The Belleville Intelligencer, eg, commenting on the current Liberal 20-ridings-in-11-days-election-style tour in their smaller Ontario city, has opined that “Ignatieff says right things, but where is actual plan? …  The Liberals he said, are passionate about addressing matters such as social housing, family health and retirement … The key, Ignatieff said, is to stick up for the middle class family. Sustaining those families’ purchasing power and their standard of living will boost the whole economy.”

The Intelligencer editorial went on: “Ignatieff also said many of the right things when talking about trust in government and the democratic process … one woman told Ignatieff she was ‘feeling neglected’ …  and asked what Ignatieff would do to restore Canadians’ confidence … Ignatieff responded … ‘I don’t think I have all the answers. The reality of this is you’ve got to listen’ … Good words, but not exactly a solid plan for improving the situation … The reality is that even if Canadians agree with the Liberals … they won’t necessarily vote for a change without seeing exactly how that change will take place.”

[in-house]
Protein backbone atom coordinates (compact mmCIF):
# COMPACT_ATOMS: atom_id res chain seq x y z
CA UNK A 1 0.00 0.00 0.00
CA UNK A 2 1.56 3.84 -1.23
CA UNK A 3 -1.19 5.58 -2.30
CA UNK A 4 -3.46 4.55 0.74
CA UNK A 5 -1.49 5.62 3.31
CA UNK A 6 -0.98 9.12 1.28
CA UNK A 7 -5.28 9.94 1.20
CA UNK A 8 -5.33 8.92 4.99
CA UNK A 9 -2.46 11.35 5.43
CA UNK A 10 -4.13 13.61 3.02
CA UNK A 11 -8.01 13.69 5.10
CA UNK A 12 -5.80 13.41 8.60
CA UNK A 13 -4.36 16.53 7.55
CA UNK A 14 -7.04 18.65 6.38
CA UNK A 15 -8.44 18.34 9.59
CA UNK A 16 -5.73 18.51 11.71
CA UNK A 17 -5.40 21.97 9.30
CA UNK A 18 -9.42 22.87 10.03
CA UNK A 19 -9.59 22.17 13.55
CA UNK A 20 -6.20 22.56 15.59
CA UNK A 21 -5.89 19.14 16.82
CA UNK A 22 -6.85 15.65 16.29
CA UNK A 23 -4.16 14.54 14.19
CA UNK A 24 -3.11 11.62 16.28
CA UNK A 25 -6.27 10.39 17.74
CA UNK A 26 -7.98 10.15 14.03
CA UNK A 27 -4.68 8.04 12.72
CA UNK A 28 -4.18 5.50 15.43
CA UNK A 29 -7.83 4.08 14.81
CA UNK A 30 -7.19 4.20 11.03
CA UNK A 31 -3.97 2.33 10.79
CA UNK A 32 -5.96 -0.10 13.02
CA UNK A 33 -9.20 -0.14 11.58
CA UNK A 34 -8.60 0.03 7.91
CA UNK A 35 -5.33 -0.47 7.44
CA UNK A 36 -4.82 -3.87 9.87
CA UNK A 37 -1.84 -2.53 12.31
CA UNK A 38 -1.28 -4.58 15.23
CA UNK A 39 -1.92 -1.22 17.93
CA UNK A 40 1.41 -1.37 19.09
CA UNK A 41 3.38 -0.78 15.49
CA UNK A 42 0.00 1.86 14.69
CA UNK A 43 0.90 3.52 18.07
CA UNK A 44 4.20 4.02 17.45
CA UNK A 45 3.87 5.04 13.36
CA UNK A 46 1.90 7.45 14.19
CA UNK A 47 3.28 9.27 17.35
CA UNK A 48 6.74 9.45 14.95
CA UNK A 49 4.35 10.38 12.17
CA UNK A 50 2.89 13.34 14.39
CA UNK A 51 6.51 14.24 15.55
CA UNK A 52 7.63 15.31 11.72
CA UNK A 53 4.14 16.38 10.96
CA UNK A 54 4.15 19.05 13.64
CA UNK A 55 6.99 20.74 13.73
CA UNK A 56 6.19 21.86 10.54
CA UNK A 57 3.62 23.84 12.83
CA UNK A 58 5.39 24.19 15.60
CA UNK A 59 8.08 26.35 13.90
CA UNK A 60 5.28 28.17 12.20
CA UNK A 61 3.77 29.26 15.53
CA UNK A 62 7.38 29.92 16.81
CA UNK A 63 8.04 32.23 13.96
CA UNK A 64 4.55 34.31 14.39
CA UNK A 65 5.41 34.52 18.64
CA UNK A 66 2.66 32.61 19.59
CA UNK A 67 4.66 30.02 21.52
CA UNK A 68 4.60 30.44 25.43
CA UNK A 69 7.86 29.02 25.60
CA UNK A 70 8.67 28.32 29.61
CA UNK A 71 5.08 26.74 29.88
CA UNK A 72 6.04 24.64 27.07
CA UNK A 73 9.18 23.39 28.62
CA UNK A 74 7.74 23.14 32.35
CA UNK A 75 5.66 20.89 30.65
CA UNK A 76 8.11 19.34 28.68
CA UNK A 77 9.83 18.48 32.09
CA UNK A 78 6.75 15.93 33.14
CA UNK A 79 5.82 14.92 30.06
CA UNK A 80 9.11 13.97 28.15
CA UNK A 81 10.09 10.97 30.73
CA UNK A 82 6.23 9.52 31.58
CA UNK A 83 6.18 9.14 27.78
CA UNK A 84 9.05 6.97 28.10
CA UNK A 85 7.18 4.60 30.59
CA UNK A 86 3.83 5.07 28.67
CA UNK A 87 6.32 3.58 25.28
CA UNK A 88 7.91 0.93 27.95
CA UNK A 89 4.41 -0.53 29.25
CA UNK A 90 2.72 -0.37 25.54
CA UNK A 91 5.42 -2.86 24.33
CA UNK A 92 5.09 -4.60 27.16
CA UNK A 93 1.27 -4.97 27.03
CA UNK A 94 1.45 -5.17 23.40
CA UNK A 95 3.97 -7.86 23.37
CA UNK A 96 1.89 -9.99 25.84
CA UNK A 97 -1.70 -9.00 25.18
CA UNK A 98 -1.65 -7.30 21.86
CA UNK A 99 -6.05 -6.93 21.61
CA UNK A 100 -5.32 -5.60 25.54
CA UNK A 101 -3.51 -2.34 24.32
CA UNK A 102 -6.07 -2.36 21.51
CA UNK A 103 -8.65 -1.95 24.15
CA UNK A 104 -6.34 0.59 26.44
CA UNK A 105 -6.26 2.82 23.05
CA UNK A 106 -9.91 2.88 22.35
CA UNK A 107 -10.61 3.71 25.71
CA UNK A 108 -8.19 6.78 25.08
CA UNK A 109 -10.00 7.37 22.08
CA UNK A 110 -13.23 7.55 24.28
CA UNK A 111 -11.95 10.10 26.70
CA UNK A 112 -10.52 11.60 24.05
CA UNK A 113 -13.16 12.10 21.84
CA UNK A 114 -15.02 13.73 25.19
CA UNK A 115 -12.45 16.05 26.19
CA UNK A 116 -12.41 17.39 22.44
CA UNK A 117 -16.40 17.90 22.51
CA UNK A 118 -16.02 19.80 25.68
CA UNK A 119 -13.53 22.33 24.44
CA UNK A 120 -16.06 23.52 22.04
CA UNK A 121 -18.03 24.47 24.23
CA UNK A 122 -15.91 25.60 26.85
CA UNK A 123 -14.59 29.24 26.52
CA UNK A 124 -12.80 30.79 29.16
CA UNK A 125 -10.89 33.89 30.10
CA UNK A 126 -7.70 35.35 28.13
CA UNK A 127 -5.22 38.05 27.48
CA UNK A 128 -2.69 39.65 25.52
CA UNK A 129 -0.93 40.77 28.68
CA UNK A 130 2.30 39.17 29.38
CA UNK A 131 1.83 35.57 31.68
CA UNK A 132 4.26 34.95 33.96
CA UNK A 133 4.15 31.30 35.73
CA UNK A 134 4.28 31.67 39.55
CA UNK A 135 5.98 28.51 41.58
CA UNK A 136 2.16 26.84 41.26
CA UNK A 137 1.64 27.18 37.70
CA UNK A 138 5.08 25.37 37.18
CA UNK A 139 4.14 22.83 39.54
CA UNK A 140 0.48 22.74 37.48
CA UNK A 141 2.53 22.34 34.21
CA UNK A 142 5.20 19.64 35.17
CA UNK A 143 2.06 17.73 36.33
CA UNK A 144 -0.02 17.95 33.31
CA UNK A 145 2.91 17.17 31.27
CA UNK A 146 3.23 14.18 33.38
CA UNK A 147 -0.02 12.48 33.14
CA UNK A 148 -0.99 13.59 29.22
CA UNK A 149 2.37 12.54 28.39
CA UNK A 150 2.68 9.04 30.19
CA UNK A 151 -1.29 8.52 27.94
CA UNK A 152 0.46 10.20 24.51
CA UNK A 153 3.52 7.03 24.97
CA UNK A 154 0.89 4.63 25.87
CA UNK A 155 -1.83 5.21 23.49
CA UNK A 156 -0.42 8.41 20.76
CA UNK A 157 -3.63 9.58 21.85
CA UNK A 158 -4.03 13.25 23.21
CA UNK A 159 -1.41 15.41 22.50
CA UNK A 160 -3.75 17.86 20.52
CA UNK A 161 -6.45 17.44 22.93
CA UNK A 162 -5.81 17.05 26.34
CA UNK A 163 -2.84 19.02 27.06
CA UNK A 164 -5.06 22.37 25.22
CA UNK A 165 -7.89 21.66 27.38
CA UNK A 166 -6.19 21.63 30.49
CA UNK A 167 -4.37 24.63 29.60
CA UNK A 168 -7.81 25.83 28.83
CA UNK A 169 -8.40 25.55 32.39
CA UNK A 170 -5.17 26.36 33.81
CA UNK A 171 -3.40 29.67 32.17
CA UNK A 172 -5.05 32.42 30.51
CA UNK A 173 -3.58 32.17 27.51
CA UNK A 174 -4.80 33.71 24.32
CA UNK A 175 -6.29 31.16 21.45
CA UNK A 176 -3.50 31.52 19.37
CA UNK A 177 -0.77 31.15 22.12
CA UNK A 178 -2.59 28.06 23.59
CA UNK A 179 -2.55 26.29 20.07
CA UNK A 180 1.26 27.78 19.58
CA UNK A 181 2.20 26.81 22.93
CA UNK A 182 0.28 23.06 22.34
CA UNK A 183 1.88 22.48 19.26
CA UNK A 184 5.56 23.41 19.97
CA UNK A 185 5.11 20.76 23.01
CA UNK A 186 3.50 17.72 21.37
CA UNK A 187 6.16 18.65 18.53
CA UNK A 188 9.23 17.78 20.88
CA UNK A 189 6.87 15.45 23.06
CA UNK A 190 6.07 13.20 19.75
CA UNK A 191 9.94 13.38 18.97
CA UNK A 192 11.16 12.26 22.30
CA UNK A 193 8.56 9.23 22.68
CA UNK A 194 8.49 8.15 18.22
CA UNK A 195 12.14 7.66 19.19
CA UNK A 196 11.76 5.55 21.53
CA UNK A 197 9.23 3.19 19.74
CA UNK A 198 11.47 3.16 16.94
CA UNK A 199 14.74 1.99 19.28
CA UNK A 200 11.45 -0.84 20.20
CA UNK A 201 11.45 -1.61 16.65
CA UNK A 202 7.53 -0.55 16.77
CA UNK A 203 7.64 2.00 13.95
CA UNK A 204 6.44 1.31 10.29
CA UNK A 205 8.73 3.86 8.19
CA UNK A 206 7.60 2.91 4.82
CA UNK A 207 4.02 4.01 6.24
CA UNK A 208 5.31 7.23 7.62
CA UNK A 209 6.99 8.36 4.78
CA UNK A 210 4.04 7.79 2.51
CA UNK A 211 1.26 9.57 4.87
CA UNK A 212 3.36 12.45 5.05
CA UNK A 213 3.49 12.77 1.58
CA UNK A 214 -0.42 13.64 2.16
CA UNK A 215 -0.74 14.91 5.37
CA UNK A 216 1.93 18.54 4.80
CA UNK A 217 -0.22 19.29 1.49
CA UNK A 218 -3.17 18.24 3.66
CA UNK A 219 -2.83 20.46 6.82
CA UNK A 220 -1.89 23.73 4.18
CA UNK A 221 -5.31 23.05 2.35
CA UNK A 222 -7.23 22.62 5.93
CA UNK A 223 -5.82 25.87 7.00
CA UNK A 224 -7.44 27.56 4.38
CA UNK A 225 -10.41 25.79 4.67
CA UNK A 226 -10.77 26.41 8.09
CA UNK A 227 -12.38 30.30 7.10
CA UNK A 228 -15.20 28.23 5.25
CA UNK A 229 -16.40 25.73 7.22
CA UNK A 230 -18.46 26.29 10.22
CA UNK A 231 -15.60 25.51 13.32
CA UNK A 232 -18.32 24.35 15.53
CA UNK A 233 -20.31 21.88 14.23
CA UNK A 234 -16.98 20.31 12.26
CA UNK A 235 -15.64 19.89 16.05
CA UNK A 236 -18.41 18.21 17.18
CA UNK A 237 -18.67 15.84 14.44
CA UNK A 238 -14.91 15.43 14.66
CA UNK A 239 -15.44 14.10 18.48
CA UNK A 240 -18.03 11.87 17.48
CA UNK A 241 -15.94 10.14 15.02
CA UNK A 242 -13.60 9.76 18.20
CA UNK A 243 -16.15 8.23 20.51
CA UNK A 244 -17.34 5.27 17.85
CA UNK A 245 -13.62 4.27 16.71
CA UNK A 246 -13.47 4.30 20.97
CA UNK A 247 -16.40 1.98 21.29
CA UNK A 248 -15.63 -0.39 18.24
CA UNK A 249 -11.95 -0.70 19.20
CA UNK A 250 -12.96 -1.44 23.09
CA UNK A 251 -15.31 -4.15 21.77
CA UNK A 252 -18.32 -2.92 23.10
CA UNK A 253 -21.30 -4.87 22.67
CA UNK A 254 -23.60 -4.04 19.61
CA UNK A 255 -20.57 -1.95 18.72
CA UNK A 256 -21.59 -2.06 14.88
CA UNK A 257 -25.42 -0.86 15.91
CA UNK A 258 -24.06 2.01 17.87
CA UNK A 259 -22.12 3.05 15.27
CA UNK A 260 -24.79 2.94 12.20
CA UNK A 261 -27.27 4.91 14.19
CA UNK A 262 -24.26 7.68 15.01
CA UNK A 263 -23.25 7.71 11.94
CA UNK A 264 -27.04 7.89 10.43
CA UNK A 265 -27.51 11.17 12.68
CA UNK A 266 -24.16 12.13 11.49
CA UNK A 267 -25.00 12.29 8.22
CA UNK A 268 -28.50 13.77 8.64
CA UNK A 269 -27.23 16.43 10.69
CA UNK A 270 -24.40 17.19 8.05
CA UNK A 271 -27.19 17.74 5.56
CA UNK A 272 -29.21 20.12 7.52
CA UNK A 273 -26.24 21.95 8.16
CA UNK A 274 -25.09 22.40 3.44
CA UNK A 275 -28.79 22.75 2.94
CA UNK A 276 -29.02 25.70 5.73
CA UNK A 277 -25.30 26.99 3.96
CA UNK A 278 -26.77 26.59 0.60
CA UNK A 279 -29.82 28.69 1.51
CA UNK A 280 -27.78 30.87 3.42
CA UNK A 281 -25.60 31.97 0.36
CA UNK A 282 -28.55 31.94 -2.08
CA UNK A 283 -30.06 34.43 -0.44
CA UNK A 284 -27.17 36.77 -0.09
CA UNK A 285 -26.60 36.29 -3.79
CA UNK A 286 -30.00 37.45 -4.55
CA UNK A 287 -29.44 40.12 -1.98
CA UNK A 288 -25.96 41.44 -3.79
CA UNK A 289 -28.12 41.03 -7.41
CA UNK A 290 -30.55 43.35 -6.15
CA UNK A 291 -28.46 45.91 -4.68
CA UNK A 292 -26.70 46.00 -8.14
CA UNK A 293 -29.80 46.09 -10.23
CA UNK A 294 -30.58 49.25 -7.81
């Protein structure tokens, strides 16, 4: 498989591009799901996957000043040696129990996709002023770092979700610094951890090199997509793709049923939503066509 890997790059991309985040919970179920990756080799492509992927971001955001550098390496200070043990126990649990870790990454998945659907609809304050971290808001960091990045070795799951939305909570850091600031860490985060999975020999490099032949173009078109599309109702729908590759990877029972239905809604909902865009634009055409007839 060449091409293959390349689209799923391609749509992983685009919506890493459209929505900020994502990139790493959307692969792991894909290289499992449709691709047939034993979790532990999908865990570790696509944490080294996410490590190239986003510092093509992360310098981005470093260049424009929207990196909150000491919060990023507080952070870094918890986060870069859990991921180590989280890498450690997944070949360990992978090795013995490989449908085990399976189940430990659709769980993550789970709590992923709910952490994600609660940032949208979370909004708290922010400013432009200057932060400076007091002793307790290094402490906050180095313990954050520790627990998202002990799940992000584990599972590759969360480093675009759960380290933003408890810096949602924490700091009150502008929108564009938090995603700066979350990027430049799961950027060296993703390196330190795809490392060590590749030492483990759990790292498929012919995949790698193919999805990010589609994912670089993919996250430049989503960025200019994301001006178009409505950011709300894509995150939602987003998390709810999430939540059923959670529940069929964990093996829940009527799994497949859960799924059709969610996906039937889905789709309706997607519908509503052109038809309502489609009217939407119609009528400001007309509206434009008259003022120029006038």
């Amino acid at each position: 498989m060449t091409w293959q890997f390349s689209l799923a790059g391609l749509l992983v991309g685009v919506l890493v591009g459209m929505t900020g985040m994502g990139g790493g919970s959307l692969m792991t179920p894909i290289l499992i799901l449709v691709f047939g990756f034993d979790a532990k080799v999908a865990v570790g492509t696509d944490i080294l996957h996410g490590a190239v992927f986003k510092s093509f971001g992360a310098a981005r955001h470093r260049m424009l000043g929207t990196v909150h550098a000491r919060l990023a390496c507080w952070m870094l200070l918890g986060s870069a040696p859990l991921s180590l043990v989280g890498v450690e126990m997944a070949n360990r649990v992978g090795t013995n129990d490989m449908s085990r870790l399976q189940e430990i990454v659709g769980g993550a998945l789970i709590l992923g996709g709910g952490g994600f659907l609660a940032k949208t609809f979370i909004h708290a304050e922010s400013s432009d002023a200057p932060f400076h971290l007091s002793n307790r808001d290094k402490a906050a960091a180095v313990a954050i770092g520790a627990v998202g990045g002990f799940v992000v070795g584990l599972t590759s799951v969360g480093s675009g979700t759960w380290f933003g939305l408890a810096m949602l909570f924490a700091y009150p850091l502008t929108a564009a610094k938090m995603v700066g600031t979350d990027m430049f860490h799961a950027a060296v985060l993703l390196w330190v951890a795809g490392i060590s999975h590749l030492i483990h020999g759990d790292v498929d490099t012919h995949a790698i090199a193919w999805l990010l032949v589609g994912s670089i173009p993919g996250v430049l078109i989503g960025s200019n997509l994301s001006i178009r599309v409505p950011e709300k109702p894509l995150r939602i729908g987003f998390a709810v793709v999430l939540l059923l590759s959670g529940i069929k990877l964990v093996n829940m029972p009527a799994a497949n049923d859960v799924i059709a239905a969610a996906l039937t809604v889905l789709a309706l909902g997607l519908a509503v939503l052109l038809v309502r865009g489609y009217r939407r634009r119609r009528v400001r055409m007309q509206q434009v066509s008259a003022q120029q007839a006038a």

Michael Ignatieff serves pancakes with Liberal MP Justin Trudeau in Frampton, Quebec, July 21, 2010.

Gordon Gibson would say “details won’t emerge until an election is called, but the broad themes of the Liberal pitch are becoming clear.” Yet I have some raw sense of what the Belleville Intelligencer means myself.

I am personally impressed when I read how Mr. Ignatieff has been urging: “Stephen Harper doesn’t have a plan for Canada … but he does have a plan for the Conservative Party, which is to drive a stake through the Liberal Party. He will not succeed.”